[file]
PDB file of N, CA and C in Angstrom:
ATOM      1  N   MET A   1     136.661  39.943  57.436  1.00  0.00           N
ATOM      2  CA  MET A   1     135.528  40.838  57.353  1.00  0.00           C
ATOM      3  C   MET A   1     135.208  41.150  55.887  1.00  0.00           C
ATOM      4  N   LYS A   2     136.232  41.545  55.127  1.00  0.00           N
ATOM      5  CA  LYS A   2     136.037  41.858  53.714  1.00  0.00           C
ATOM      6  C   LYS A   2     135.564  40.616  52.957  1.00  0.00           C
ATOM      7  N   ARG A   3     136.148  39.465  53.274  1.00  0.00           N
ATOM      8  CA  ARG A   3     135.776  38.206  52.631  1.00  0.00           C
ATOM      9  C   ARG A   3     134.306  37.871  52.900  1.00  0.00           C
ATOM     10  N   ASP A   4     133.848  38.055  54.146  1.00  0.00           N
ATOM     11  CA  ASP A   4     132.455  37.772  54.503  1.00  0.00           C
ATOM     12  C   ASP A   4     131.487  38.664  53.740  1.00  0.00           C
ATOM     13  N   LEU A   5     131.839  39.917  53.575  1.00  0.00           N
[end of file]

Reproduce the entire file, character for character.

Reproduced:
PDB file of N, CA and C in Angstrom:
ATOM      1  N   MET A   1     136.661  39.943  57.436  1.00  0.00           N
ATOM      2  CA  MET A   1     135.528  40.838  57.353  1.00  0.00           C
ATOM      3  C   MET A   1     135.208  41.150  55.887  1.00  0.00           C
ATOM      4  N   LYS A   2     136.232  41.545  55.127  1.00  0.00           N
ATOM      5  CA  LYS A   2     136.037  41.858  53.714  1.00  0.00           C
ATOM      6  C   LYS A   2     135.564  40.616  52.957  1.00  0.00           C
ATOM      7  N   ARG A   3     136.148  39.465  53.274  1.00  0.00           N
ATOM      8  CA  ARG A   3     135.776  38.206  52.631  1.00  0.00           C
ATOM      9  C   ARG A   3     134.306  37.871  52.900  1.00  0.00           C
ATOM     10  N   ASP A   4     133.848  38.055  54.146  1.00  0.00           N
ATOM     11  CA  ASP A   4     132.455  37.772  54.503  1.00  0.00           C
ATOM     12  C   ASP A   4     131.487  38.664  53.740  1.00  0.00           C
ATOM     13  N   LEU A   5     131.839  39.917  53.575  1.00  0.00           N